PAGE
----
A powerful first-hand account of the many generations and ethnic groups of men who have built America's skyscrapers.
From the early days of steel construction in Chicago, through the great boom years of New York city ironwork, and up through the present, High Steel follows the trajectory of careers inextricably linked to both great accomplishment and catastrophic disaster.
The personal stories reveal the lives of ironworkers and the dangers they face as they walk across the windswept, swaying summits of tomorrow's skyscrapers, balanced on steel girders sometimes only six inches wide. Rasenberger explores both the greatest accomplishments of ironwork—the vaulting bridges and towers that define America's skyline—and the deadliest disasters, such as the Quebec Bridge Collapse of 1907, when 75 ironworkers, including 33 Mohawk Indians, fell to their deaths. High Steel is an accessible, thrilling, and vertiginous portrait of the lives of some of our most brave yet unrecognized men.
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About the Author
Jim Rasenberger is a frequent contributor to the New York Times. He lives in New York City with his wife and twin sons. High Steel is his first book.
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High SteelThe Daring Men Who Built the World's Greatest Skyline, 1881 to the Present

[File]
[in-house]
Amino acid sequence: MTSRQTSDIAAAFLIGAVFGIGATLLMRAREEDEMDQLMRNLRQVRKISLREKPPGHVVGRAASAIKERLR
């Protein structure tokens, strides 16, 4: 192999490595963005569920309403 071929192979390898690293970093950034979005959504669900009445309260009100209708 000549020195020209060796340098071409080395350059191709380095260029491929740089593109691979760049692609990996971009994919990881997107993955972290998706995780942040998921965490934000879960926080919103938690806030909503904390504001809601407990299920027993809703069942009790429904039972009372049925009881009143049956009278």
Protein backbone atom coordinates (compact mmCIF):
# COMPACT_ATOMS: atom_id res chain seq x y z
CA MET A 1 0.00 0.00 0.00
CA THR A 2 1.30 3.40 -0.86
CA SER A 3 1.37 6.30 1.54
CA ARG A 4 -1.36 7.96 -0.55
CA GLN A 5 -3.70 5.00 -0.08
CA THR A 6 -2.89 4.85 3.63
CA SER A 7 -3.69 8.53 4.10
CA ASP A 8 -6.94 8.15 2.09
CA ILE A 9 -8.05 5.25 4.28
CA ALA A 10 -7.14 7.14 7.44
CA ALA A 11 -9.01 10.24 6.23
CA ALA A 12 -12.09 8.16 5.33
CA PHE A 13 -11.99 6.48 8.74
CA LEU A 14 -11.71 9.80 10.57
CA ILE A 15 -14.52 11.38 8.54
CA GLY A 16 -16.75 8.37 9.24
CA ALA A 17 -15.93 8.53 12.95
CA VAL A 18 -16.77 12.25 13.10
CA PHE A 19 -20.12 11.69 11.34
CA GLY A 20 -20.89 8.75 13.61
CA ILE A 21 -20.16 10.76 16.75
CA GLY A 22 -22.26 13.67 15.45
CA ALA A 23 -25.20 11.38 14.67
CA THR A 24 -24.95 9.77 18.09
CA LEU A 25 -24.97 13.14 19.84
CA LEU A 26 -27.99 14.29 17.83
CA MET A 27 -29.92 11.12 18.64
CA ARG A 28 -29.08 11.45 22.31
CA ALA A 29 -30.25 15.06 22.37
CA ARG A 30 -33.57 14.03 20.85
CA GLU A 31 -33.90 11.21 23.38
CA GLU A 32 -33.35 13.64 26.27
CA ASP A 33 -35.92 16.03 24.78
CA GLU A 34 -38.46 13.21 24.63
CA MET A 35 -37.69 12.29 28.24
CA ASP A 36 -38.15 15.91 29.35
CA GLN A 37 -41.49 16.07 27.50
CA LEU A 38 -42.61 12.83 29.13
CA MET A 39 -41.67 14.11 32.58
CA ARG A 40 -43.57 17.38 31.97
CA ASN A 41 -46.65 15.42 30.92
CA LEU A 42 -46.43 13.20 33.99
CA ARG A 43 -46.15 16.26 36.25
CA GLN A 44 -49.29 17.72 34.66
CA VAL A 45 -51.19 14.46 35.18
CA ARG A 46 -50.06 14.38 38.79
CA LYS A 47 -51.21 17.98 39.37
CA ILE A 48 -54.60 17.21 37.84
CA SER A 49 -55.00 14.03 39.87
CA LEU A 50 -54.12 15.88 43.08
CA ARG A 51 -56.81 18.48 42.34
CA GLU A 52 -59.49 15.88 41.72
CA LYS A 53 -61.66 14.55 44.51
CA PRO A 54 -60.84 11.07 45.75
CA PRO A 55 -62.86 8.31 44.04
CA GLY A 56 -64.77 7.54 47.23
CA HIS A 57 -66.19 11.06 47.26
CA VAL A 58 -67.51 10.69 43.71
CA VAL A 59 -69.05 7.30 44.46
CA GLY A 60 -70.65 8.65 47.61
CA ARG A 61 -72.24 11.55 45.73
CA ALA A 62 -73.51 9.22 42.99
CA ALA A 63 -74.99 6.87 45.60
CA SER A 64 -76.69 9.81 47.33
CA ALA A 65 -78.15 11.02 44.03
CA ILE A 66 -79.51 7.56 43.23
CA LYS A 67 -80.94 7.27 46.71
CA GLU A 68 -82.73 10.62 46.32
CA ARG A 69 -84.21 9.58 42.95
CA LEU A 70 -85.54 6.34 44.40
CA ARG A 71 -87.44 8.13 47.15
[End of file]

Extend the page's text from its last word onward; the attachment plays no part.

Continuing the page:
By Rasenberger, Jim
Brett Conklin was one of the lucky ones.
Of the 1,000 or so structural ironworkers who worked in New York City in the winter of 2001, most, like Brett, lived somewhere else. They lived at the far reaches of the city's suburbs, in Connecticut or New Jersey towns where a man making a good middle-class income could afford a patch of decent real estate. Or they lived in Bay Ridge, Brooklyn, by the anchorage of the Verrazano-Narrows Bridge, where several hundred Mohawk Indians boarded during the week, four or five to a house. A few Newfoundlanders still held claim to the old neighborhood around 9th Street in Brooklyn, while another clan -- the Newfies of Lindenhurst -- maintained a well-kempt enclave on Long Island. One man lived on a farm in the Berkshires that winter, waking in the middle of the night to begin his star-lit drive to the city. Two men drove all the way from Wilmington, Delaware, to Times Square every morning, then back again every afternoon.
Wherever an ironworker lived, chances were he came into Manhattan by one of its tunnels or bridges. The difference was enormous. A tunnel was dank, gloomy, infested. Entering New York by tunnel was like sneaking into a palace through the cellar door: it lacked dignity. The proper way for an ironworker to enter the city wasby bridge, swooshing over water, steel vibrating beneath him and gathering in the sky before him. The ironworker entering the city by bridge enjoyed a peculiar kind of pride. His work -- or the work of his father or grandfather, of the generations of ironworkers that preceded him -- lay before him and under him and vaulted over him. Every bridge and building represented a catalogue of friendships, marriages, births, falls, cripplings, and, in some cases, deaths. The relationship between an ironworker and the city's steel structures was intensely personal.